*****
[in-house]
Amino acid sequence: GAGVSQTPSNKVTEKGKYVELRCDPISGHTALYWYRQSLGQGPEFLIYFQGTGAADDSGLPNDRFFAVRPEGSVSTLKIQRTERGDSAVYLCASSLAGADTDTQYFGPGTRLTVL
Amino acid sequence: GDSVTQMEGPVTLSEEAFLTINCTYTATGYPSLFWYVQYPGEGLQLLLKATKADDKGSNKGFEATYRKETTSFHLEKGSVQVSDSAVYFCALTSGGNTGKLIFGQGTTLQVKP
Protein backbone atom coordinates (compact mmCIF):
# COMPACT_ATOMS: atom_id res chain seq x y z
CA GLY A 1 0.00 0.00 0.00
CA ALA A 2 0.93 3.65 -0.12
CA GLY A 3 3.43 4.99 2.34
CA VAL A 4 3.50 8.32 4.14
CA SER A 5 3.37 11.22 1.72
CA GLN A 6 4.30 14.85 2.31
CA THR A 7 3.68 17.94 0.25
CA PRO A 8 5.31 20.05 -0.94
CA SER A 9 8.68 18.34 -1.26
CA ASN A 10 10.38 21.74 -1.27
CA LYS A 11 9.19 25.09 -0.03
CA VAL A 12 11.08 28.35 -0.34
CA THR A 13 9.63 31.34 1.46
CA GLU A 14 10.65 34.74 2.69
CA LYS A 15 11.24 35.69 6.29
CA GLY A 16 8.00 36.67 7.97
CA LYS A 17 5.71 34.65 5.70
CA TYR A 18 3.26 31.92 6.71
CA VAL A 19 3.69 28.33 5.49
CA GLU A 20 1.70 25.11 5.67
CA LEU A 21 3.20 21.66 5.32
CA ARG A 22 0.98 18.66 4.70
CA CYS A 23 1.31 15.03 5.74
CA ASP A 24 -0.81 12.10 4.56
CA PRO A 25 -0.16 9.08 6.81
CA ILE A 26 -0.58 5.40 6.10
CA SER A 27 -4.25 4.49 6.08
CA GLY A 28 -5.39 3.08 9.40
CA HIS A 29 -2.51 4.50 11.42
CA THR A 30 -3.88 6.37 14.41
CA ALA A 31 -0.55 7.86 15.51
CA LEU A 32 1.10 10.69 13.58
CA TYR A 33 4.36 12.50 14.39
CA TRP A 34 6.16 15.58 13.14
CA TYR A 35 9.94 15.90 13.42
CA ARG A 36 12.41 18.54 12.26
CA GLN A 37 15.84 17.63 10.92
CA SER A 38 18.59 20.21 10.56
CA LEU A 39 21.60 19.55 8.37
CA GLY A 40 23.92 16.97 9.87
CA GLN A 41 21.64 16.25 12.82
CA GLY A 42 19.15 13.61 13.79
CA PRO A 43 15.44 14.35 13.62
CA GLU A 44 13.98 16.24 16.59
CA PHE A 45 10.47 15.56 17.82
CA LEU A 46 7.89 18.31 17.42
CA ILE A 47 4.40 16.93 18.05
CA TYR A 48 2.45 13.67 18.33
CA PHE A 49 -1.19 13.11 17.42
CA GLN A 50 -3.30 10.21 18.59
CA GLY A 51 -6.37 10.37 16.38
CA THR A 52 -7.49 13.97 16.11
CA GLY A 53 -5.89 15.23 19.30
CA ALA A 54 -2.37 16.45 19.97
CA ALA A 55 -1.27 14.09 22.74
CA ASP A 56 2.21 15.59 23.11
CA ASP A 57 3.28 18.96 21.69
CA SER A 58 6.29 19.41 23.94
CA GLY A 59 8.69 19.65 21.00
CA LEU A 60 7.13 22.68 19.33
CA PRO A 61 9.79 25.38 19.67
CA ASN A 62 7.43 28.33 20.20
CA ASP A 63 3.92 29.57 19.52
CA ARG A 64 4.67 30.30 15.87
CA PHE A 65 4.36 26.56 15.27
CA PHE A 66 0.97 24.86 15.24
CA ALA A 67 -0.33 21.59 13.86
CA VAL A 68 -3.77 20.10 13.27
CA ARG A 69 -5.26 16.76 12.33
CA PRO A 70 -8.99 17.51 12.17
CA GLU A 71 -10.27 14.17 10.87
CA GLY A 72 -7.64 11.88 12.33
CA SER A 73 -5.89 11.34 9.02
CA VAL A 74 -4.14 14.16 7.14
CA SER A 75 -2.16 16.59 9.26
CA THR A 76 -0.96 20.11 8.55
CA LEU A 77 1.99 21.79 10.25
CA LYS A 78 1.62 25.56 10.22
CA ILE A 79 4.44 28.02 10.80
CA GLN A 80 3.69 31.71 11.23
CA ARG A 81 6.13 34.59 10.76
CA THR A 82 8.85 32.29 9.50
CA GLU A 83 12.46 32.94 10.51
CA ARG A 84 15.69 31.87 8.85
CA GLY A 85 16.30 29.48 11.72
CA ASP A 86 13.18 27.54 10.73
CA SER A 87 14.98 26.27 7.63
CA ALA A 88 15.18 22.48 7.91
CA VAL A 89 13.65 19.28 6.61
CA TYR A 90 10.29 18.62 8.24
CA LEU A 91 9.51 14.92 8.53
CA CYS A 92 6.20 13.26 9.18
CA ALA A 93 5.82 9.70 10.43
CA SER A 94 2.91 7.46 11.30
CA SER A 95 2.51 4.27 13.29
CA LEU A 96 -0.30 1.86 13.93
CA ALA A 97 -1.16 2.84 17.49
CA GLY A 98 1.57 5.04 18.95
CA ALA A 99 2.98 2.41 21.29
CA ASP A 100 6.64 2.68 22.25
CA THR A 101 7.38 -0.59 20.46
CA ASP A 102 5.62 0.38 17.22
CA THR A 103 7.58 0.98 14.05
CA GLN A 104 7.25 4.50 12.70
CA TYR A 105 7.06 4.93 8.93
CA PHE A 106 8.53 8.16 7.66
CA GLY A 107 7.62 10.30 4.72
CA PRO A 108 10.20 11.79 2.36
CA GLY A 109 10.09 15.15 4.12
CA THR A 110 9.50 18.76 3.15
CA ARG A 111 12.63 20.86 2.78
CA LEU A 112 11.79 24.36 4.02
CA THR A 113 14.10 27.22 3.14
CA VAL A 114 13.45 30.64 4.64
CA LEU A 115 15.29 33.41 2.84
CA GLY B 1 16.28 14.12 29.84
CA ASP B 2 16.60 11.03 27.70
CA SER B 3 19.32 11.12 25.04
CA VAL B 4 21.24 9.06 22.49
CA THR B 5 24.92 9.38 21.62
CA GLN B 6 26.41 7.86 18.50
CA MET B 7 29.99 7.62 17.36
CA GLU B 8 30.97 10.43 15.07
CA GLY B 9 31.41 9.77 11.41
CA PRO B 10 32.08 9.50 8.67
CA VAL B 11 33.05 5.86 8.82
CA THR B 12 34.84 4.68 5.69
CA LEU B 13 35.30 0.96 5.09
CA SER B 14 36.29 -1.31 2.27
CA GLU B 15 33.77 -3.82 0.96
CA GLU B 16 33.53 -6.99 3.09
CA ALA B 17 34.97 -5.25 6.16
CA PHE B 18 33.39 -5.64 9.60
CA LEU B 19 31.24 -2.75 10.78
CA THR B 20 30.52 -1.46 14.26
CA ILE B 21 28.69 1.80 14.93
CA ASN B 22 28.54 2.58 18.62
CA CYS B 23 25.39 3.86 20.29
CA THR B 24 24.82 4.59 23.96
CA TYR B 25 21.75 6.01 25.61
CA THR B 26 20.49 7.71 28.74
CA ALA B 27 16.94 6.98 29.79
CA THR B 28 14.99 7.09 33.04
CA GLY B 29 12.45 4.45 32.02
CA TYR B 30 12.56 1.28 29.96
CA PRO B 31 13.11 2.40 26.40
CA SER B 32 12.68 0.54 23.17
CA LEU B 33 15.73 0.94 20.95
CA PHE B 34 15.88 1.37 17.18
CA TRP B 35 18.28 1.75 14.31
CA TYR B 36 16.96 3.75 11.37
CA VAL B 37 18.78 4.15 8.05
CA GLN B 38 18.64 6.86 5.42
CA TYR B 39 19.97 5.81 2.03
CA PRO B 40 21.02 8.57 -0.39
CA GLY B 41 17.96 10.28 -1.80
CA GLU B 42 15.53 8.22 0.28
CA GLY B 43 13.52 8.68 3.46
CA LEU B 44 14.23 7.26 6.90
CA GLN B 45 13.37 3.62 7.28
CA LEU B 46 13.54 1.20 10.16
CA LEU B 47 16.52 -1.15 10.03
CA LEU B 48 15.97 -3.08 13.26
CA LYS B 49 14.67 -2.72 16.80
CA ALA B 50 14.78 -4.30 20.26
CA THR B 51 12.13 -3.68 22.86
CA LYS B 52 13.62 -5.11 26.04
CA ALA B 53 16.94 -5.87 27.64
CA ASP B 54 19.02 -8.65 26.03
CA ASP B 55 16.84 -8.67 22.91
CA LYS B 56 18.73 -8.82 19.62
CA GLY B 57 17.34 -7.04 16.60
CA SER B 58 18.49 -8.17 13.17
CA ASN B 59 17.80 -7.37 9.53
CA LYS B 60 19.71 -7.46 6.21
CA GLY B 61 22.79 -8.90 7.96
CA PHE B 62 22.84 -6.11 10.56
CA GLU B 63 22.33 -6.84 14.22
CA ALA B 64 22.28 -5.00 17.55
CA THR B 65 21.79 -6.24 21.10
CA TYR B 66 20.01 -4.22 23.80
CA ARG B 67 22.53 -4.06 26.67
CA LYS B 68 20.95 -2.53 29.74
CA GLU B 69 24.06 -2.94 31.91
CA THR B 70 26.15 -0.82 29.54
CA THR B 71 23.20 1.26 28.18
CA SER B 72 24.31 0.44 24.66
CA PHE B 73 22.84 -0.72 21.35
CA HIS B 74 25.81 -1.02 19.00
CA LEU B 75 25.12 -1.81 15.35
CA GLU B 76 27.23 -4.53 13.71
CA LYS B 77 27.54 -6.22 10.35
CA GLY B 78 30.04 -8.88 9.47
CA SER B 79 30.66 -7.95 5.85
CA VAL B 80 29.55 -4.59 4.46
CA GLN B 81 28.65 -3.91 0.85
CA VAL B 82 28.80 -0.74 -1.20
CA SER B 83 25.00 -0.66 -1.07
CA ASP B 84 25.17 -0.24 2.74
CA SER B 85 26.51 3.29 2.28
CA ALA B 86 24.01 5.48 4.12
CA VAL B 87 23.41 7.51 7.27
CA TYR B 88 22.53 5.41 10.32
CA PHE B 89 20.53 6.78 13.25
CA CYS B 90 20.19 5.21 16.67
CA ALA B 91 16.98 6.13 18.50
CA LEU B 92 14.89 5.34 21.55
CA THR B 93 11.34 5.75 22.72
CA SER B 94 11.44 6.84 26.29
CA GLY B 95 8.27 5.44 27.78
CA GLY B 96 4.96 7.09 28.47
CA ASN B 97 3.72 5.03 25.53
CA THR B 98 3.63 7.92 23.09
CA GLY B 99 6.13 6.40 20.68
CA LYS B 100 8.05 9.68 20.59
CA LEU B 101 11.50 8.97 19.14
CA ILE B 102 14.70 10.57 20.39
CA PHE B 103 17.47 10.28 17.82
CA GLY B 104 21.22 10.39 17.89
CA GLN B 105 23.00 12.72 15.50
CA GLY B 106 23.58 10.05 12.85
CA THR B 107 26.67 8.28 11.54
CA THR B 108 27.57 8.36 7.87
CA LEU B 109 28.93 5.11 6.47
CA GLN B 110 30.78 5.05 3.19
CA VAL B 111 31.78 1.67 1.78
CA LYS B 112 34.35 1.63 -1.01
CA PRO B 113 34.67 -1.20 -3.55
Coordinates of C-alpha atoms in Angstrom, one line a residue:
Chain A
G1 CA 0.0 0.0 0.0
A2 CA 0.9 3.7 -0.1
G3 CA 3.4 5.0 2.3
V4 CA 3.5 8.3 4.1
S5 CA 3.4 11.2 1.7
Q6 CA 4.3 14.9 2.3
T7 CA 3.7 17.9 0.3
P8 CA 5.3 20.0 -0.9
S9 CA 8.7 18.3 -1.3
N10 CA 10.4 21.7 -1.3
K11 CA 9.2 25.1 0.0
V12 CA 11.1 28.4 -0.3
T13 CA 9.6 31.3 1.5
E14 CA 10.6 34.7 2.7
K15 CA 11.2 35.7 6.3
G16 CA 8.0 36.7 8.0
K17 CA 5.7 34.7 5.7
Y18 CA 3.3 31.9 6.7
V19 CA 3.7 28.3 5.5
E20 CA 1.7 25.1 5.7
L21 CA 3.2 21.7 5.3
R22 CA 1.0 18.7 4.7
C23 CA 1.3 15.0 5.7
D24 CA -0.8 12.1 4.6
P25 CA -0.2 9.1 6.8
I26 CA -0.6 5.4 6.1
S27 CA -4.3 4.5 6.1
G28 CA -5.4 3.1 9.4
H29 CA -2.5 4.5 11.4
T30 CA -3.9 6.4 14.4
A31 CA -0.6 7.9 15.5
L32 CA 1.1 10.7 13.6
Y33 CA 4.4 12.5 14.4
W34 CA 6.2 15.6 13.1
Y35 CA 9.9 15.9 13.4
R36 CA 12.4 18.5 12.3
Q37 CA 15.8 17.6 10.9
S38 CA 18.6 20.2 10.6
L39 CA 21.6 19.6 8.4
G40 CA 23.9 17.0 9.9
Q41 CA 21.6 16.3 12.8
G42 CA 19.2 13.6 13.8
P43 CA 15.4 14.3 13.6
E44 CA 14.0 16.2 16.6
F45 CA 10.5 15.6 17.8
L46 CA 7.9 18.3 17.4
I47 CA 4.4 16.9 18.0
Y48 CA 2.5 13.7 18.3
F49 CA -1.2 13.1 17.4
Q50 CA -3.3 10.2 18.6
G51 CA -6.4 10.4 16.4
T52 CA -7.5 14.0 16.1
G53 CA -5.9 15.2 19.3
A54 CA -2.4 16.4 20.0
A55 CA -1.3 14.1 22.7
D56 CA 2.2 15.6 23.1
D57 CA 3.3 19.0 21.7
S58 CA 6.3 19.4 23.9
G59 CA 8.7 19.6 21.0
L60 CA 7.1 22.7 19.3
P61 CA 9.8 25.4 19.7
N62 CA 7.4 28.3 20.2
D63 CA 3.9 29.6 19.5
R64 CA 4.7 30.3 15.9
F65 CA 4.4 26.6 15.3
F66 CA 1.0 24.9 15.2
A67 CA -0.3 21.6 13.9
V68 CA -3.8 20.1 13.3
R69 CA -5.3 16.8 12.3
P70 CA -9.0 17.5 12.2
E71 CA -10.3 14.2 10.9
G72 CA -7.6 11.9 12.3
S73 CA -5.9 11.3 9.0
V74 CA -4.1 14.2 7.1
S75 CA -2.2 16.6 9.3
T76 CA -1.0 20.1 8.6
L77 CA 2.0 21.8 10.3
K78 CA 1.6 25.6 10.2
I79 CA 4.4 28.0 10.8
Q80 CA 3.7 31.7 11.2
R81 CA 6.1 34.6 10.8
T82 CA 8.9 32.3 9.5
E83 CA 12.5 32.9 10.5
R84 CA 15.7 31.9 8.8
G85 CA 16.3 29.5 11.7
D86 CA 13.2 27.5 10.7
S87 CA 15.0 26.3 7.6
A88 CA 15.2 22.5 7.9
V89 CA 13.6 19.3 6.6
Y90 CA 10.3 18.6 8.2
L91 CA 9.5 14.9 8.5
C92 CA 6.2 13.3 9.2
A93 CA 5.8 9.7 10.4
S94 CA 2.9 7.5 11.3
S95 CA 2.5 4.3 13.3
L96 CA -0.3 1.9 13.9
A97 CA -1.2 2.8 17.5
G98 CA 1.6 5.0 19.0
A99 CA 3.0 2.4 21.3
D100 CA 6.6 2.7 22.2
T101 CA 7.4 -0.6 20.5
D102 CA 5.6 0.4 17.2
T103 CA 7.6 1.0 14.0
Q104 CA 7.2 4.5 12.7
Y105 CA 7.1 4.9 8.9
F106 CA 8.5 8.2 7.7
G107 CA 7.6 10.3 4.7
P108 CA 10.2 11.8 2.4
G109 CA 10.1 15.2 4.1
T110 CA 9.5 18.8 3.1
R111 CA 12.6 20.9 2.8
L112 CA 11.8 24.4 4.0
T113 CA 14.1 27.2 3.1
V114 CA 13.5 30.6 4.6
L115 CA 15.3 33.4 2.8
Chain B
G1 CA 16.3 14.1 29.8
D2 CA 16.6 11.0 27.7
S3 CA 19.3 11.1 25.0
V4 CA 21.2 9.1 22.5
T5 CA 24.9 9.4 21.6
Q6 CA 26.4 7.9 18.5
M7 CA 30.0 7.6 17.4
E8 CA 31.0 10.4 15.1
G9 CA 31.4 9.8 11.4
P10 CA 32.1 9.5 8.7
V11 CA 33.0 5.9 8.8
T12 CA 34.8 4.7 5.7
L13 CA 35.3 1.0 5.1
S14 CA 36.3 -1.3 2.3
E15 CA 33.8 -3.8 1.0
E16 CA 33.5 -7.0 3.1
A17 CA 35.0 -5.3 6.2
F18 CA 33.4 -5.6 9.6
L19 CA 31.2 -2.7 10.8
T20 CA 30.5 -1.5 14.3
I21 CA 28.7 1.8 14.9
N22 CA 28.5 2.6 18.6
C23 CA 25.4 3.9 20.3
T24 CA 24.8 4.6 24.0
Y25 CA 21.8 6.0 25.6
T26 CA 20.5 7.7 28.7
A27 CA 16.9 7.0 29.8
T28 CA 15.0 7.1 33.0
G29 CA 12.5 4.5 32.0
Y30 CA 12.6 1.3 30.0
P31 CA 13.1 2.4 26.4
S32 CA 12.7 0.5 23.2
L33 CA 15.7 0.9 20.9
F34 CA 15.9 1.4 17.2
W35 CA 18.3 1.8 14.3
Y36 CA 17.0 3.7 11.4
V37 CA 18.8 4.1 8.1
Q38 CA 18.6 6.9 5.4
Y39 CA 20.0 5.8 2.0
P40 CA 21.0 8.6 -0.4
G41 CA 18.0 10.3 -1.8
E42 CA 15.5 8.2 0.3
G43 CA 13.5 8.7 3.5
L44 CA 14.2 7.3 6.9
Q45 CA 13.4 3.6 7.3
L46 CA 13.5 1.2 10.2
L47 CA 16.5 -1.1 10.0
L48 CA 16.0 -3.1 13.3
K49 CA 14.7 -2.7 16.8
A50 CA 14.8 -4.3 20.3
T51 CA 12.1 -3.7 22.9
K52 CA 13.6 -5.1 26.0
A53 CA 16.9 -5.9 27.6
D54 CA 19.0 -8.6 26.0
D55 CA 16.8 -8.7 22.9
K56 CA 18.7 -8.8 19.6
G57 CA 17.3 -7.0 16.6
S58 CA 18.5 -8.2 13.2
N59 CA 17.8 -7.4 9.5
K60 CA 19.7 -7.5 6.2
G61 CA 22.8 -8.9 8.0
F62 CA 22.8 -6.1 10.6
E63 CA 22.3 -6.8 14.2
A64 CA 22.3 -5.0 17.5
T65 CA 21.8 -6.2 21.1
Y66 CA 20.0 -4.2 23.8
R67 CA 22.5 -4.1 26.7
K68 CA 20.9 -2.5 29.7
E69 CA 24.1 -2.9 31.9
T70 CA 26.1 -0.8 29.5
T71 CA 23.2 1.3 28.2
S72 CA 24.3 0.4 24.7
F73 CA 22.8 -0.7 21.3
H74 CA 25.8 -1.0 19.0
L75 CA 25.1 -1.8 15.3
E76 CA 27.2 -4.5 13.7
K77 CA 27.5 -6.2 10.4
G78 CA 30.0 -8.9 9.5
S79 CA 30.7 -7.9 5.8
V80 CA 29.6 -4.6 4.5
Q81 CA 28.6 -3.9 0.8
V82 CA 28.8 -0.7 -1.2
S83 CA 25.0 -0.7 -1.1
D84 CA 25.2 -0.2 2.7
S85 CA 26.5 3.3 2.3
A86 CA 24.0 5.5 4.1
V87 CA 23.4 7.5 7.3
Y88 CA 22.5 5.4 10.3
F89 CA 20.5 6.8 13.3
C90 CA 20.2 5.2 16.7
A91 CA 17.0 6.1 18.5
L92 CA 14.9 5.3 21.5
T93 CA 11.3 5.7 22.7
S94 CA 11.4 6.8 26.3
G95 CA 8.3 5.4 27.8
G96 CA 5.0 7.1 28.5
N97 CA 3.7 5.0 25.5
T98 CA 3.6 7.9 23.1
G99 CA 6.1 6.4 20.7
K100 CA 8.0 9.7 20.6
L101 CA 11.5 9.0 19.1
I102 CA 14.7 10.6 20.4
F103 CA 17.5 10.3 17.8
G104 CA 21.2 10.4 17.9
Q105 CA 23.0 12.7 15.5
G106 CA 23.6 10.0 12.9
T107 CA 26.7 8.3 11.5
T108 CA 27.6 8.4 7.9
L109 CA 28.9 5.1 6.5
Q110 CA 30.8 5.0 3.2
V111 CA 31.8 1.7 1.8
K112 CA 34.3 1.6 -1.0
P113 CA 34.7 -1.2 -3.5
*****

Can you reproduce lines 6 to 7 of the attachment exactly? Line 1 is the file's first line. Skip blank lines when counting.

CA GLY A 1 0.00 0.00 0.00
CA ALA A 2 0.93 3.65 -0.12